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Confronting a Shared Heritage

Artists Rep presents shocking comedy ‘An Octoroon’

9/20/2017, 10:02 a.m.
“An Octoroon,” now playing through Oct. 1 on the theater’s Alder Stage, downtown, confronts our country’s undeniable racist heritage through ...
Joseph Gibson stars in “An Octoroon,” a shocking comedy that focuses on the expectations that black artists face.

Artists Repertory Theatre has launched its new season with an awarding winning play that focuses on the expectations that black artists face, a shocking comedy filled with uncomfortable truths and jarring visual poetry.

“An Octoroon,” now playing through Oct. 1 on the theater’s Alder Stage, downtown, confronts our country’s undeniable racist heritage through unconventional means.

Playwright Branden Jacobs-Jenkins puts on display and then subverts one of 19th century America’s popular, crowd-pleasing pieces of entertainment, “The Octoroon,” in all its racist and distressing stereotypes, including the manner in which it was traditionally performed: in blackface and redface.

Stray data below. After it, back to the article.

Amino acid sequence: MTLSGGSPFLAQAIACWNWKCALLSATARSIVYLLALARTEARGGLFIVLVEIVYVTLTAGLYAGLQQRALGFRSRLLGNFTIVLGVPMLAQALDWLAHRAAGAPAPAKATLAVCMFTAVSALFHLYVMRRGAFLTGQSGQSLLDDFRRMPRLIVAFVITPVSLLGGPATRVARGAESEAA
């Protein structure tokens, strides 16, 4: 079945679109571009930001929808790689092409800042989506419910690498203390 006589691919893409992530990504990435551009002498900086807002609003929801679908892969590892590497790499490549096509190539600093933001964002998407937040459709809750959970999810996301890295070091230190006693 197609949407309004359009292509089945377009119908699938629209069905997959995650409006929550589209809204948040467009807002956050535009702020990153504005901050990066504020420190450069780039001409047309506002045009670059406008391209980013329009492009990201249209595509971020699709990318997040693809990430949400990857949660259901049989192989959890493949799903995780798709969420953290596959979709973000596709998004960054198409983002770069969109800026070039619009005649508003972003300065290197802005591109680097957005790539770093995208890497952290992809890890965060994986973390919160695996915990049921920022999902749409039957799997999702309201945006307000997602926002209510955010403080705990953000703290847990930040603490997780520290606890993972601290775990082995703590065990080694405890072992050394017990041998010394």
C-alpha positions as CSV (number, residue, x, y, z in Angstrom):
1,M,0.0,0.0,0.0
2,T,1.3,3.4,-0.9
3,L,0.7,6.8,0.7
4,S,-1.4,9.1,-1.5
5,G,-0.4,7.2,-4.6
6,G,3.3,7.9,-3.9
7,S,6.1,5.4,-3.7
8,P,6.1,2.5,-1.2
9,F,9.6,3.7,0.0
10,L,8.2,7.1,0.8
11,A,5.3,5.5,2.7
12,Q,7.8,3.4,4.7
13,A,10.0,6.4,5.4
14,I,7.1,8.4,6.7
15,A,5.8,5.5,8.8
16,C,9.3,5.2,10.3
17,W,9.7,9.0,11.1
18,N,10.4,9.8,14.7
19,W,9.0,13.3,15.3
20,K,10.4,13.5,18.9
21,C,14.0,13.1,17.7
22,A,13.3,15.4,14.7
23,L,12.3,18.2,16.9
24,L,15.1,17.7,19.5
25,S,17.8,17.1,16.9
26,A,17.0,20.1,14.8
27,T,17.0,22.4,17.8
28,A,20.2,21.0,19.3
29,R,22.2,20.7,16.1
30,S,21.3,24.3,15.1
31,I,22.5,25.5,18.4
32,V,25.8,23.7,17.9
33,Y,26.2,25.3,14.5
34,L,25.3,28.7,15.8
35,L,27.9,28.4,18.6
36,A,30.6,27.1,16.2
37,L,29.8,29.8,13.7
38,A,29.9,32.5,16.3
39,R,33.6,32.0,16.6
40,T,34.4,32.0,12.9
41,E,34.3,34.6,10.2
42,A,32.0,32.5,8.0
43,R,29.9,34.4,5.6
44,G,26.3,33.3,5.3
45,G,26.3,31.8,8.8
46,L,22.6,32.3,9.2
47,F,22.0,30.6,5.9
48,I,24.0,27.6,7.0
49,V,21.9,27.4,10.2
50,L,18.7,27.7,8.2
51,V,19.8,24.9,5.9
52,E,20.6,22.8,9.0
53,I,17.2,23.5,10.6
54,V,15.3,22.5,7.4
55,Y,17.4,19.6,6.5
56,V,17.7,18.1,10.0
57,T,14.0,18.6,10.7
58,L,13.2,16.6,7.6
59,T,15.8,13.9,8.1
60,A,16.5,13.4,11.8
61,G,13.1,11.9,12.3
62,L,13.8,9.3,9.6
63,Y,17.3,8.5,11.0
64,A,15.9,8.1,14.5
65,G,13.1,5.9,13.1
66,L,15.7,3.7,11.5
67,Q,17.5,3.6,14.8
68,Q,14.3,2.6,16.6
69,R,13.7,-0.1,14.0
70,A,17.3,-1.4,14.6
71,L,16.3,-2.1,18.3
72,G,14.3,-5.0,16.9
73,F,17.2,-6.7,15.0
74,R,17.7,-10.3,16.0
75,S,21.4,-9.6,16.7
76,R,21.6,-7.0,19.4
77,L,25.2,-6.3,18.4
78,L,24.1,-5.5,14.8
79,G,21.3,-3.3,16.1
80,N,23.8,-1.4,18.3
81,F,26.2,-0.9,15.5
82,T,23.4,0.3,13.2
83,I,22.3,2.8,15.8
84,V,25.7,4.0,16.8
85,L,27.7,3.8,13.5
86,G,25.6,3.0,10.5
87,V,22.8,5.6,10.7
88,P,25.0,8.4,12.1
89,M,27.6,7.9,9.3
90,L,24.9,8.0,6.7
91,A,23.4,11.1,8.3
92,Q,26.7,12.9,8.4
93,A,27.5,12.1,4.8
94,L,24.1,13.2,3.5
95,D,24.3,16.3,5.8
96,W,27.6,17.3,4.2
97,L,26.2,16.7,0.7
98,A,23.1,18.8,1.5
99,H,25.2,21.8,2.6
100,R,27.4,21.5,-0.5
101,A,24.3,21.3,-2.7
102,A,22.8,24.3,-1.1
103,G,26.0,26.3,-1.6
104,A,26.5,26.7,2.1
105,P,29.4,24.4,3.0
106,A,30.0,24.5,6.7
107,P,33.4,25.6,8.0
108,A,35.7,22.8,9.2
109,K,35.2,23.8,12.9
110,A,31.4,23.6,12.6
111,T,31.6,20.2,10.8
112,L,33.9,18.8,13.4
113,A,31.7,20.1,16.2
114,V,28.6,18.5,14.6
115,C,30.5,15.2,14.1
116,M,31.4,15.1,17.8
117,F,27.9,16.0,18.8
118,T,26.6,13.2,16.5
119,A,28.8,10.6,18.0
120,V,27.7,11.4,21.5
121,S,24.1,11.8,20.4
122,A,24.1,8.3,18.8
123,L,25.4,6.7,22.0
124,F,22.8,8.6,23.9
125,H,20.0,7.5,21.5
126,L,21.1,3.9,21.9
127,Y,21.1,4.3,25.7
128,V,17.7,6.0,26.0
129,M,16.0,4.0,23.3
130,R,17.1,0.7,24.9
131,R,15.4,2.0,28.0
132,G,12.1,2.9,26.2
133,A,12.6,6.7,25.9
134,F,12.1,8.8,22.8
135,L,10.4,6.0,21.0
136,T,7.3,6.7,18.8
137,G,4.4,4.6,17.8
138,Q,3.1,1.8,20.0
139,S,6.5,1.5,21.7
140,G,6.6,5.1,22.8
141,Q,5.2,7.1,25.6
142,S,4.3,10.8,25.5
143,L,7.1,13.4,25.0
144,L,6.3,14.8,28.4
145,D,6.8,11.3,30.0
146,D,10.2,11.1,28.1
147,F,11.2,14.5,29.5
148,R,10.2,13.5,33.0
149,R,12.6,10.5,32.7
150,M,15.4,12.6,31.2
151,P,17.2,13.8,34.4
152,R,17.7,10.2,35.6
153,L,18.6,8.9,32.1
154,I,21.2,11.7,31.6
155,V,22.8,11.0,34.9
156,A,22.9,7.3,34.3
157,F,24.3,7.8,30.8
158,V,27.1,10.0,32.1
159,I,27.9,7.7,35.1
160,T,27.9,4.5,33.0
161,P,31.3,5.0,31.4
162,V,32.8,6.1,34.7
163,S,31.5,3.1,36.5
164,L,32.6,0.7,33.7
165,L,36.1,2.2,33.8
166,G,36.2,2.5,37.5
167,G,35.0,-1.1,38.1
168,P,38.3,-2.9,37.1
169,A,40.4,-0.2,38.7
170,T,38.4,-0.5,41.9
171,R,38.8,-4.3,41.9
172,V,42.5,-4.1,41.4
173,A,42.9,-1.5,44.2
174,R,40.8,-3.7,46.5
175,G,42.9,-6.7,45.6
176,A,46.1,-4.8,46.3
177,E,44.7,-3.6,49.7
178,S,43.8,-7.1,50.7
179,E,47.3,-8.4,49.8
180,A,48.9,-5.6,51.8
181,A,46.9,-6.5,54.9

The purpose is for audiences to laugh uncomfortably and involuntarily at this skewering and rewriting of a shared heritage, and to consider how it haunts contemporary life.

“Choosing to produce this profound and difficult piece of theatre has rewarded all of us at Artists Rep with the opportunity to confront our own relationship to the institution of racism – discussing our past, our privileges, our biases and our mistakes– and to move forward together urgently toward creating an inclusive, diverse and equitable culture,” said the play’s artistic director and co-director, Damaso Rodriquez.

For tickets and more information, visit artistsrep.org.